mRNA uridylation in fungi and human cells

The polyadenylated mRNAs of all six S. pombe genes analysed by the cRACE approach exhibited some level of 3′ uridylation, a modification we had previously observed on act1 transcripts and had attributed to the cytoplasmic nucleotidyl transferase Cid1 [4,14]. Although Cid1 produced in Escherichia coli or purified by tandem-affinity chromatography from S. pombe apparently possesses highly processive poly(U) polymerase activity, most mRNAs modified by uridylation in a Cid1-dependent manner in vivo had only one or two 3′ uridylyl residues [14]. This could reflect stringent regulation of Cid1 activity in vivo, or perhaps the co-existence of active and potentially processive Cid1 with a poly(U)-specific exonuclease. This situation would be somewhat analogous to the balanced poly(A) polymerase and PARN activities associated with deadenylated mRNAs in Xenopus oocytes [10], or to the co-operation between the poly(A) polymerase activity of the TRAMP (Trf4/5-Air1/2-Mtr4 polyadenylation) complex and the exonucleolytic activity of the nuclear exosome [1517].

Sequencing of cRACE products from S. pombe mutants defective in the decapping activator Dcp1, the Lsm1 component of the Lsm1–7 complex, Ccr4, Pan2, Pan3 or a PARN orthologue allowed us to assemble a detailed model of the relationship between Cid1-mediated uridylation and mRNA decay [4]. For example, deletion of lsm1 or growth of a temperature-sensitive dcp1 mutant at its semi-permissive temperature led to an increase in the abundance of uridylated mRNAs, clearly suggesting that uridylation precedes Lsm1-mediated decapping. These data further suggested that uridylation promotes decapping in a manner that is at least partially redundant with deadenylation, as deletion of cid1 caused decapped mRNAs to have shorter poly(A) tails, whereas deletion of ccr4 led not only to longer poly(A) tails, but also to a substantial increase in the proportion of uridylated mRNAs.

In line with the notion that Cid1-mediated uridylation can be rate-limiting for mRNA degradation, we found that the half-life of the urg1 mRNA was almost doubled on deletion of cid1; a similar degree of stabilization was seen on deletion of ccr4, but deletion of pan2, pan3 or the PARN orthologue had no such effect. The greatest increase in urg1 mRNA half-life was seen on deletion of lsm1, supporting a model in which the Lsm1–7 complex is required for both Ccr4–Not- and Cid1-mediated decapping pathways [4].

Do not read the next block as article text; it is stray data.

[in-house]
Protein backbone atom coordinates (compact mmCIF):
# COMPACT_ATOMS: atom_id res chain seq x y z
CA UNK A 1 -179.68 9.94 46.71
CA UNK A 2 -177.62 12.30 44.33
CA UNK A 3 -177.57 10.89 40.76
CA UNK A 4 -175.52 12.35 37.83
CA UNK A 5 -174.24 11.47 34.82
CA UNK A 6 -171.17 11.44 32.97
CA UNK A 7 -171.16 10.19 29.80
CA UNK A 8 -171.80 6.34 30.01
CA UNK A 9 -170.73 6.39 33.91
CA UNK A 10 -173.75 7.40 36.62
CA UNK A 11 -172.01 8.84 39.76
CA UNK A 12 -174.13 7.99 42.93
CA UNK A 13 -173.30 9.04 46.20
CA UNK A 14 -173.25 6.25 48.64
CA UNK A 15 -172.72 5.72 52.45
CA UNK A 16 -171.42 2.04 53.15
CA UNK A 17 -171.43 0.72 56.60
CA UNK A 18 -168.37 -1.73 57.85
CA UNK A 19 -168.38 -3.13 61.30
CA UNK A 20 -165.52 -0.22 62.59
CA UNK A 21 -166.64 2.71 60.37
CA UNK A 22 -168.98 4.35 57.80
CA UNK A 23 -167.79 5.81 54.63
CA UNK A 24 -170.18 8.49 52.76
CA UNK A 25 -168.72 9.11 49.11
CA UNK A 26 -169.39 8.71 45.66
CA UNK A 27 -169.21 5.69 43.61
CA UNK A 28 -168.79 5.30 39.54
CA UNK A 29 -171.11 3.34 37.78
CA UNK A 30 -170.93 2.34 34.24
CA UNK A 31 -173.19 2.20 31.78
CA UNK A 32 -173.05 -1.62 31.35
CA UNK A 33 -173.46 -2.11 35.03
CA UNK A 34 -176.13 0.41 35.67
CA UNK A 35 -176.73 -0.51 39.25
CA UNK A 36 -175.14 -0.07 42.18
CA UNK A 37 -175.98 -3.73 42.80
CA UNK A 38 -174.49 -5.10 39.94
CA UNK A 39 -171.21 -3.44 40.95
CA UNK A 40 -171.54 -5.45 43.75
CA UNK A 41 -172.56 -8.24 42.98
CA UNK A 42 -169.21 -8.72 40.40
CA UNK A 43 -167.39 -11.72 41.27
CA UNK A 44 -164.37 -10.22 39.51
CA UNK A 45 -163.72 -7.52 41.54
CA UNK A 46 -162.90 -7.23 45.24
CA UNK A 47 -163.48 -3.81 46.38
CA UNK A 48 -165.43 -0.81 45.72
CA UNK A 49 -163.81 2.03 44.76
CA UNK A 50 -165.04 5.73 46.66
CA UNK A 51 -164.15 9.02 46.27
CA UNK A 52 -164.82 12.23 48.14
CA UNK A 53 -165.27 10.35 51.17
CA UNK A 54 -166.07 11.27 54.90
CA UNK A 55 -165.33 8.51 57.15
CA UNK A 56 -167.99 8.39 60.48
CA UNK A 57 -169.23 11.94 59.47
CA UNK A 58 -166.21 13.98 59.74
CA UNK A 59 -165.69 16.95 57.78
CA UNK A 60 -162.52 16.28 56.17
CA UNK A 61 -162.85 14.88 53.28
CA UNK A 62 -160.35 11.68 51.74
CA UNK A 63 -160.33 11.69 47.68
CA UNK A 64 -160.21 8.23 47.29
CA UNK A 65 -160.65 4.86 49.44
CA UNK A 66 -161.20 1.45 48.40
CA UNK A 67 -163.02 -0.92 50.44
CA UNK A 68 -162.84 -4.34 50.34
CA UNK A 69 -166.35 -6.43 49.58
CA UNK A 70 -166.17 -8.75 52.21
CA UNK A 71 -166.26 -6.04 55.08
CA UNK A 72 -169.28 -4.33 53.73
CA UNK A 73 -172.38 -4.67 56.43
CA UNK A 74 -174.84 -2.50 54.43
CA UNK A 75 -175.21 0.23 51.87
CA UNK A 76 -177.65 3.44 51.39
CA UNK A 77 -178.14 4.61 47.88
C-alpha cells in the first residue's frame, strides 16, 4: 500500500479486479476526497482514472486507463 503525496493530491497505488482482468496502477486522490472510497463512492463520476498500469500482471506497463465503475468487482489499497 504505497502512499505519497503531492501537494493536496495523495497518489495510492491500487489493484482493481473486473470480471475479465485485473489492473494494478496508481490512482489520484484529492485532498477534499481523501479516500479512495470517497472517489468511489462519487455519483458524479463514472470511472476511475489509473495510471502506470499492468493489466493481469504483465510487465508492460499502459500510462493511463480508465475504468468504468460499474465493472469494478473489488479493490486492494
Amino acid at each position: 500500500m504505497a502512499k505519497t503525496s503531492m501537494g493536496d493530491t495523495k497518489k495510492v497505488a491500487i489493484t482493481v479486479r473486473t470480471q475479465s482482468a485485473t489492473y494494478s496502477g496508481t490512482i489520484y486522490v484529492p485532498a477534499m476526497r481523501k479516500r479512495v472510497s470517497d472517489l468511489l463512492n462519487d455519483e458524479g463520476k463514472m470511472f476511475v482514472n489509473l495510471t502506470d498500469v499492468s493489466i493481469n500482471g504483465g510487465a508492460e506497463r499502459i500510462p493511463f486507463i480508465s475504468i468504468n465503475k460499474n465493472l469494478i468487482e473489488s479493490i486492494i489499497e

The 3′ uridylation pathway of mRNA decay would seem to be absent from S. cerevisiae as, aside from the canonical nuclear poly(A) polymerase, its genome encodes only two Cid1-related nucleotidyl transferases, Trf4 and Trf5, and these are both thought to act as A-transferases in the TRAMP-exosome pathway of nuclear RNA turnover. Furthermore, our cRACE investigation of budding yeast ACT1 mRNA revealed no uridylated sequences [4]. In contrast, a recent report describes the addition of CU tails to polyadenylated mRNAs in Aspergillus [18], suggesting that Cid1-related RNA turnover pathways exist in diverse fungi, and that their absence from S. cerevisiae may be an exception. The question of whether or not polyadenylated mRNAs are subject to cytoplasmic uridylation in metazoans remains open at the time of writing, but it is clear that untemplated uridine residues can be added to the non-polyadenylated replication-dependent histone mRNAs in human cells [19]. This modification has been implicated in the rapid decay of these mRNAs following inhibition of DNA replication, although the identity of the terminal U-transferase(s) responsible is currently contentious.

Uridylation of other cytoplasmic RNA substrates

Several recent reports have described the uridylation of cytoplasmic non-mRNA substrates in mammalian cells and nematode worms. The Cid1-related U-transferase termed ZCCHC11/TUT4 (in mammals) or PUP-2 (in Caenorhabditis elegans) can be recruited to cytoplasmic pre-miRNAs [miRNA (microRNA) precursors] by the RNA-binding protein Lin28, resulting in the 3′ uridylation of the pre-miRNA and its subsequent degradation by an as yet poorly characterized mechanism [2023]. In this way ZCCHC11-dependent uridylation serves to inhibit the generation of mature, biologically active miRNAs of the let-7 family. A related but distinct function of ZCCHC11 results in the 3′ uridylation of mature miRNAs of the miR26 family, which again serves to inhibit their biological function, and hence allows the expression of a variety of pro-inflammatory mediators such as IL-6 (interleukin-6) [24]. The recent demonstration of 3′ uridylation of siRNAs (small interfering RNAs), again in C. elegans, identified yet another class of small RNA substrates for a Cid1-like U-transferase [25]. In this case, uridylation appears to function as part of a delicately poised network that determines the flow of siRNA traffic to distinct argonaute proteins with roles in RNAi (RNA interference)-induced transcriptional silencing, post-transcriptional gene silencing, heterochromatin maintenance and/or chromosome segregation.